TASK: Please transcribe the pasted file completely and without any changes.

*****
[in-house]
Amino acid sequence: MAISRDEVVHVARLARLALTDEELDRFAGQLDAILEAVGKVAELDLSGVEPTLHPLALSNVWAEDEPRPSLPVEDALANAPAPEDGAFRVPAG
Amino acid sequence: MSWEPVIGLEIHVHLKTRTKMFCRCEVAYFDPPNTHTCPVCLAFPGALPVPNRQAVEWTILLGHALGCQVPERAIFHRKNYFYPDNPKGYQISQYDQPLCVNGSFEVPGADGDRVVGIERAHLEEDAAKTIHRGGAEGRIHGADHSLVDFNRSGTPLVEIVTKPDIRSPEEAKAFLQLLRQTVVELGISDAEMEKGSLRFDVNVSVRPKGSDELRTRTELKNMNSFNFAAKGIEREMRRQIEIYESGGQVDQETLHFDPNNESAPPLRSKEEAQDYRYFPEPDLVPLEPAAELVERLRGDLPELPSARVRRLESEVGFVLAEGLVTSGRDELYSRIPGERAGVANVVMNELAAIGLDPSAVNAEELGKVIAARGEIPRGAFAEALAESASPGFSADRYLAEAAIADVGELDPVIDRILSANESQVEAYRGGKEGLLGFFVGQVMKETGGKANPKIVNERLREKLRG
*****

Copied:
[in-house]
Amino acid sequence: MAISRDEVVHVARLARLALTDEELDRFAGQLDAILEAVGKVAELDLSGVEPTLHPLALSNVWAEDEPRPSLPVEDALANAPAPEDGAFRVPAG
Amino acid sequence: MSWEPVIGLEIHVHLKTRTKMFCRCEVAYFDPPNTHTCPVCLAFPGALPVPNRQAVEWTILLGHALGCQVPERAIFHRKNYFYPDNPKGYQISQYDQPLCVNGSFEVPGADGDRVVGIERAHLEEDAAKTIHRGGAEGRIHGADHSLVDFNRSGTPLVEIVTKPDIRSPEEAKAFLQLLRQTVVELGISDAEMEKGSLRFDVNVSVRPKGSDELRTRTELKNMNSFNFAAKGIEREMRRQIEIYESGGQVDQETLHFDPNNESAPPLRSKEEAQDYRYFPEPDLVPLEPAAELVERLRGDLPELPSARVRRLESEVGFVLAEGLVTSGRDELYSRIPGERAGVANVVMNELAAIGLDPSAVNAEELGKVIAARGEIPRGAFAEALAESASPGFSADRYLAEAAIADVGELDPVIDRILSANESQVEAYRGGKEGLLGFFVGQVMKETGGKANPKIVNERLREKLRG